Date: May 24, 1999Microarray Products and Services

GSI Lumonics Excitable Dyes
I purified the DNA, ligated it, and transformed it; the gene has to be here somewhere!" In the days before positive selection vectors, a researcher might have screened thousands of clones by hand with an oligo just to find one elusive insert. Today's DNA array technology reverses that approach. Instead of screening an array of unknowns with a defined probe--a cloned gene, PCR product, or synthetic oligonucleotide--each position or "probe cell" in the array is occupied by a defined DNA fragment, and the array is probed with the unknown sample.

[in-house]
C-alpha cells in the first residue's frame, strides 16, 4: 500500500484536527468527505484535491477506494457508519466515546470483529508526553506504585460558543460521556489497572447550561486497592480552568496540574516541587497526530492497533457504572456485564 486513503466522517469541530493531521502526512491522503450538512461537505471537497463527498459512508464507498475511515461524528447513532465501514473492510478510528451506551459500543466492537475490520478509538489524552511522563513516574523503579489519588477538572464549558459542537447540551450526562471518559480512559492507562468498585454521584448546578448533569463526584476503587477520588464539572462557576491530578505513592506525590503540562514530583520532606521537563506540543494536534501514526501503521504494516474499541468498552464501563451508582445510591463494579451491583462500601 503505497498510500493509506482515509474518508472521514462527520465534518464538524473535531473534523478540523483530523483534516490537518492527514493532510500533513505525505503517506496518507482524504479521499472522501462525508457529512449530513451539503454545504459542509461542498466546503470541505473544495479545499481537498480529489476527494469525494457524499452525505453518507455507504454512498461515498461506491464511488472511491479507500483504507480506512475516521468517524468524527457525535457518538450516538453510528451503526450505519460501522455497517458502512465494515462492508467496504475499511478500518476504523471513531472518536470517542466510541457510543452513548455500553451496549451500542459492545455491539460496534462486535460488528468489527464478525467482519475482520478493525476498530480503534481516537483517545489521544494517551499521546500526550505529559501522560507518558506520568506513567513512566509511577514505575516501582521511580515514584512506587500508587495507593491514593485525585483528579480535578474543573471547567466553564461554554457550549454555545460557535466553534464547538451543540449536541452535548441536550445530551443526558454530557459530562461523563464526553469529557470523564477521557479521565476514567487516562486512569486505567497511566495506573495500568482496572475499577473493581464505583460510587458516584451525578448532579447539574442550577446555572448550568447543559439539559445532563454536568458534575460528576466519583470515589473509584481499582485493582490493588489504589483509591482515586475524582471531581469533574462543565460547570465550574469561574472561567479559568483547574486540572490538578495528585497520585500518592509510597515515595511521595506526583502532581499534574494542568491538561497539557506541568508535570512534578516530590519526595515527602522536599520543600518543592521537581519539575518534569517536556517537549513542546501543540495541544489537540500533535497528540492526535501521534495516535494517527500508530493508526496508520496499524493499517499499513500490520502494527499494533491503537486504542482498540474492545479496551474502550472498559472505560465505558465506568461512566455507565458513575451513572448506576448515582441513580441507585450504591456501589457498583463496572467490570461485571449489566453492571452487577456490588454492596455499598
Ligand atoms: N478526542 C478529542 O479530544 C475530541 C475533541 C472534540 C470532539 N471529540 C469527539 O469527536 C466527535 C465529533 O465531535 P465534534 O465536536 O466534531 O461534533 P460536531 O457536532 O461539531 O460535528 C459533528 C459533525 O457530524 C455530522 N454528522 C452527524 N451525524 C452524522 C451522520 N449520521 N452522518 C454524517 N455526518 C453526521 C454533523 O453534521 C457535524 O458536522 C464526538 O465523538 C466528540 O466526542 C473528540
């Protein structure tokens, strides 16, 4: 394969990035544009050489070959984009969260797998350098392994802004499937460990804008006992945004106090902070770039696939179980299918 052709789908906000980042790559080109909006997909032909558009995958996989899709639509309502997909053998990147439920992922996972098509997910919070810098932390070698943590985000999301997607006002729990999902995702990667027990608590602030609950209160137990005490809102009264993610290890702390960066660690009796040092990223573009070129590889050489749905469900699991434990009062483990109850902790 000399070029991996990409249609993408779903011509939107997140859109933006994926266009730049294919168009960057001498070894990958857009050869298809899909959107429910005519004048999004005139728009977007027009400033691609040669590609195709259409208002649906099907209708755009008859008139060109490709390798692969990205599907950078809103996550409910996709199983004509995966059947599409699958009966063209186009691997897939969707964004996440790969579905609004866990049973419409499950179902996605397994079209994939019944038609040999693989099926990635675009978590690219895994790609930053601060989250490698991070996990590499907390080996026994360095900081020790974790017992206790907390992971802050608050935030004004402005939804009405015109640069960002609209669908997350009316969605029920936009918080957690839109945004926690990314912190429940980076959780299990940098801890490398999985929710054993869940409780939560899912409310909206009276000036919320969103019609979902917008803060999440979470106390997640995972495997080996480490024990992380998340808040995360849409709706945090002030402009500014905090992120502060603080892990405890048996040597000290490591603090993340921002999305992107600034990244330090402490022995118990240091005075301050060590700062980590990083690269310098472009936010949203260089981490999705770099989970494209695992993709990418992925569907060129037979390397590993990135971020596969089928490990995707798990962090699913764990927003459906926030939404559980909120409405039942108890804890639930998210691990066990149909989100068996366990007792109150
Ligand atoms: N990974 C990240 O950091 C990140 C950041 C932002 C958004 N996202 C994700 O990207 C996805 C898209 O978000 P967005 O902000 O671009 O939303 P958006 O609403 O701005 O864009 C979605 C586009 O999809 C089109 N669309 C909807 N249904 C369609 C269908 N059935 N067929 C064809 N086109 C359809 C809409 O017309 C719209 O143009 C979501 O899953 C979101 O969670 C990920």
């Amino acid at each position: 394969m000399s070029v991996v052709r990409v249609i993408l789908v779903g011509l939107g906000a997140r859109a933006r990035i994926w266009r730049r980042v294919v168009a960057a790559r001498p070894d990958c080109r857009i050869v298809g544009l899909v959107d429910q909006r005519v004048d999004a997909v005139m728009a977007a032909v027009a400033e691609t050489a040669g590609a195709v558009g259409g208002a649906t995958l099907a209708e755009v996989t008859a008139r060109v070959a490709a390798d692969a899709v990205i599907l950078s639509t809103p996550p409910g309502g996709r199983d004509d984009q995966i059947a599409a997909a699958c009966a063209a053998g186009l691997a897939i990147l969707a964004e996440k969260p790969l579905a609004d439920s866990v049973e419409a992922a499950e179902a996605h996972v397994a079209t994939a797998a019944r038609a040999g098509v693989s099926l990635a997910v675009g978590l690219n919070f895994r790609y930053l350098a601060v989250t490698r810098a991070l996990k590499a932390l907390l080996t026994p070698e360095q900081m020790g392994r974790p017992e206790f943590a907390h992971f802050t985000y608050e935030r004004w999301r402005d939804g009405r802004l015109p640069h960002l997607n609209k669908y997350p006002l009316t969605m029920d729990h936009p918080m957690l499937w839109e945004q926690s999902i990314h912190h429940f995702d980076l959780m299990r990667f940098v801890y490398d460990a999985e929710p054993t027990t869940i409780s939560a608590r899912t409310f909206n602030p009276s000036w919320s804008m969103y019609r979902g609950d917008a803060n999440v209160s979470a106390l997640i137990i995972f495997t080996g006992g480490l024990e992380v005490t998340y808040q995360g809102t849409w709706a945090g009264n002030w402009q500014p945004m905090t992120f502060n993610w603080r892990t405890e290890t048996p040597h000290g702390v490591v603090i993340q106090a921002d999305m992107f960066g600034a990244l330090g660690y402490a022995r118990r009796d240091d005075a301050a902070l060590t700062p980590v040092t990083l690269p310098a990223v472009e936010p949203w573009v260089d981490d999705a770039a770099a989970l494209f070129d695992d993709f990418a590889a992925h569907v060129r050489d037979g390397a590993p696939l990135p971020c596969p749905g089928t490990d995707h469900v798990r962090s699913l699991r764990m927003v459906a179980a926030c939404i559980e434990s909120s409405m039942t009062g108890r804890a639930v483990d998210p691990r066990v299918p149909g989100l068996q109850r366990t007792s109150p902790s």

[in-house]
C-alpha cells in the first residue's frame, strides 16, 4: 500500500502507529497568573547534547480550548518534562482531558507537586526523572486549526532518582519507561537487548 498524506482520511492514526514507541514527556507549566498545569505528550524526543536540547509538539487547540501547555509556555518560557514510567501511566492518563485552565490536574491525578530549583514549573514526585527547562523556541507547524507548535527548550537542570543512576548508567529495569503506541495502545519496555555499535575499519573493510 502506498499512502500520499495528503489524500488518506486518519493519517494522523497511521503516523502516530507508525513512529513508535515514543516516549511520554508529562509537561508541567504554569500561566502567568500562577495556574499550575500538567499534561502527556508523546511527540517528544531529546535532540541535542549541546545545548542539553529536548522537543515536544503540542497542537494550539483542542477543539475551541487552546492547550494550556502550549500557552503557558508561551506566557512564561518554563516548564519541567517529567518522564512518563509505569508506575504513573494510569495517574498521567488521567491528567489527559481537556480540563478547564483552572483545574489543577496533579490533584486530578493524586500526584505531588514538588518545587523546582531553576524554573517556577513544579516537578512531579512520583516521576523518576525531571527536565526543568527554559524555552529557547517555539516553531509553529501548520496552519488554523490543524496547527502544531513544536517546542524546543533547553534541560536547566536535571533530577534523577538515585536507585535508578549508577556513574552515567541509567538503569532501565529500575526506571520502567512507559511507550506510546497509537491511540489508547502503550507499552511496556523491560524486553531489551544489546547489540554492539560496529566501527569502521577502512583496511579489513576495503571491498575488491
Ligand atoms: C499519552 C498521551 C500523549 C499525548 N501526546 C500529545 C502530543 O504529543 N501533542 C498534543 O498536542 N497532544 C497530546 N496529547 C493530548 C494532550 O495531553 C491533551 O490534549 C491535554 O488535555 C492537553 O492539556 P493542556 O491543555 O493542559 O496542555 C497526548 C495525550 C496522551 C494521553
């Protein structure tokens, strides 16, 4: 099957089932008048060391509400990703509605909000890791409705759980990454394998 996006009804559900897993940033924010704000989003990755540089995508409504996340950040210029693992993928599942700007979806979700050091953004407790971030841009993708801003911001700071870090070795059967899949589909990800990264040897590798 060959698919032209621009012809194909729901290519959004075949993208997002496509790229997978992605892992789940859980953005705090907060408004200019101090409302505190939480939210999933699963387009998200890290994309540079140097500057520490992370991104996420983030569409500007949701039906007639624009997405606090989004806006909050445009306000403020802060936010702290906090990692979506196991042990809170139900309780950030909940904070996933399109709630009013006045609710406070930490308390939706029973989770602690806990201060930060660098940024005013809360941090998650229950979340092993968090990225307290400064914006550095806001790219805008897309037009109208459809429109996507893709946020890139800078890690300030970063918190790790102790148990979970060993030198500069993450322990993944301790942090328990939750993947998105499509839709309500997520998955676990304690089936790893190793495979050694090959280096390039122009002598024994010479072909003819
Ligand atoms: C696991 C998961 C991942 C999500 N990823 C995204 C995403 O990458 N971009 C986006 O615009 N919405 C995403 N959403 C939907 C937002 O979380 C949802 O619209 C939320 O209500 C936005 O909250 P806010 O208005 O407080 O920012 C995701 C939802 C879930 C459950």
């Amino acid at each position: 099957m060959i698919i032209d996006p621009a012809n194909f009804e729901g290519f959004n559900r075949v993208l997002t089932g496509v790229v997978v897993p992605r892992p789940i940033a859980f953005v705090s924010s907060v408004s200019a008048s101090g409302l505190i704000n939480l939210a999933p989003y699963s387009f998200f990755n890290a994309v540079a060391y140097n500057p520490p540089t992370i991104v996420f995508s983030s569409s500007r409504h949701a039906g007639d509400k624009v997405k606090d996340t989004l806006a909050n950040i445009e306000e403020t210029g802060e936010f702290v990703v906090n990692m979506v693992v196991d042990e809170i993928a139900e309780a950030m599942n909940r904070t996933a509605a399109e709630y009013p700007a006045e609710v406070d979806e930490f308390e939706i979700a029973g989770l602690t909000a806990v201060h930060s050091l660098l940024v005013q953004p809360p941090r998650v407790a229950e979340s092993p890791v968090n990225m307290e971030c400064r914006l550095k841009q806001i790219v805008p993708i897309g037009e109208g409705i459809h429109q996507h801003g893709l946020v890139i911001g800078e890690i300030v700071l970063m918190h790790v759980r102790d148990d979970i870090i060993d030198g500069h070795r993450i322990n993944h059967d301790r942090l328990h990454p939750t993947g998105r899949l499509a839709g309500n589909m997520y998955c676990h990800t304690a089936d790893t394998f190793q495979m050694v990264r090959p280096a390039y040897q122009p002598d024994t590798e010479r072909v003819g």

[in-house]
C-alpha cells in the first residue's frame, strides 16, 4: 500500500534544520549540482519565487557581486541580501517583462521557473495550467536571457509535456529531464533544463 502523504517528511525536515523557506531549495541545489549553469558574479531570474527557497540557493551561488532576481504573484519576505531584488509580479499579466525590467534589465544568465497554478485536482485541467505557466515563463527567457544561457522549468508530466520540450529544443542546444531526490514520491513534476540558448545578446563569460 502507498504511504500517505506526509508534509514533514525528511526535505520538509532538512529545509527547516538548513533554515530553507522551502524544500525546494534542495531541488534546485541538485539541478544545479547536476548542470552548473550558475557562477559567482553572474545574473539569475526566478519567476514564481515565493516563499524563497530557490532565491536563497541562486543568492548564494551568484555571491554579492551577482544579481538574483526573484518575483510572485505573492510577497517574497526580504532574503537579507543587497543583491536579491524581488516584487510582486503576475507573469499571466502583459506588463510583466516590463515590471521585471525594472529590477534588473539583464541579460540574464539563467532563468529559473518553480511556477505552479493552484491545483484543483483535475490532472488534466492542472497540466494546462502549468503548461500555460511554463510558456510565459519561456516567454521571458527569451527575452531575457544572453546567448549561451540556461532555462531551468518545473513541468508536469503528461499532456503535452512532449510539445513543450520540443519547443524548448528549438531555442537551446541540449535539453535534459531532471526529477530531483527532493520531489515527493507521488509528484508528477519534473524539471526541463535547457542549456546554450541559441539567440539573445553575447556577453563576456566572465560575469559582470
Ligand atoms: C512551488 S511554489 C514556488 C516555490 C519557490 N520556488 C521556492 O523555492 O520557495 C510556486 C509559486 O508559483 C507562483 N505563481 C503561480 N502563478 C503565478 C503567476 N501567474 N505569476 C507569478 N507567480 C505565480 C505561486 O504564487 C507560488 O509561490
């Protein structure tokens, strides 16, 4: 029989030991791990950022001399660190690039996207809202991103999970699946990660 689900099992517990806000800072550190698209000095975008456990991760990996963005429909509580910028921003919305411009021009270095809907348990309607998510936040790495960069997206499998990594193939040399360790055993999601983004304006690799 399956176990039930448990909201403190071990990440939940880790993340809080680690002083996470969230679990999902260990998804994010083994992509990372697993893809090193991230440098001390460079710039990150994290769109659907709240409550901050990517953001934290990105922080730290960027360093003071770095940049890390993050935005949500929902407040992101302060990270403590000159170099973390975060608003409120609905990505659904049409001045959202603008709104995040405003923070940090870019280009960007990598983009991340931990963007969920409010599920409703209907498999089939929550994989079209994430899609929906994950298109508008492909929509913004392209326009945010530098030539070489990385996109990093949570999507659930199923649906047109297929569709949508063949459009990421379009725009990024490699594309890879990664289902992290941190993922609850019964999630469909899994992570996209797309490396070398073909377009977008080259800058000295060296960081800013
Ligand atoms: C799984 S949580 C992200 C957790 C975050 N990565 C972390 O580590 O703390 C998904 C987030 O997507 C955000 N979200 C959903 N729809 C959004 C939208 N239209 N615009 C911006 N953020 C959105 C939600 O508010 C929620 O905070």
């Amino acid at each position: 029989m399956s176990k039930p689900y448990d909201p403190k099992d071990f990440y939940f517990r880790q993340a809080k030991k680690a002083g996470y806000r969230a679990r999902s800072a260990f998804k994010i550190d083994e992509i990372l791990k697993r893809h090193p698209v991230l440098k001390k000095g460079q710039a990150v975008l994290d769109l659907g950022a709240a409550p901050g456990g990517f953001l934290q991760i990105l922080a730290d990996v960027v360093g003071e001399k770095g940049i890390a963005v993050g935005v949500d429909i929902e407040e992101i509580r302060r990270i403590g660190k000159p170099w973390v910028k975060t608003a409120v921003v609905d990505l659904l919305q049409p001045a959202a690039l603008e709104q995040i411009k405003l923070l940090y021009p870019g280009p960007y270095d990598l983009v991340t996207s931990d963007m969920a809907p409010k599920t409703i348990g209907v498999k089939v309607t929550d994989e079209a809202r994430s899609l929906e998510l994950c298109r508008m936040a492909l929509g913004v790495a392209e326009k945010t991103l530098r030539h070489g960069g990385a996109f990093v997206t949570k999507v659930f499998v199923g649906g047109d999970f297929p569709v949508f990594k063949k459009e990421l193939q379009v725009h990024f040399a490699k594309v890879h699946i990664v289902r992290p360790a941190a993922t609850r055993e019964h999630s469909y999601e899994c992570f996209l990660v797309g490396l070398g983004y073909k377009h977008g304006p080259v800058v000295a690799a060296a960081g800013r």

The typical array may contain all possible combinations of all possible oligonucleotides (8-mers, for example) that occur as a "window" is tracked along a DNA sequence. It might contain longer oligonucleotides designed from all the open reading frames identified from a complete genome sequence. Or it might contain...

Interested in reading more?

Become a Member of

Receive full access to digital editions of The Scientist, as well as TS Digest, feature stories, more than 35 years of archives, and much more!
Already a member?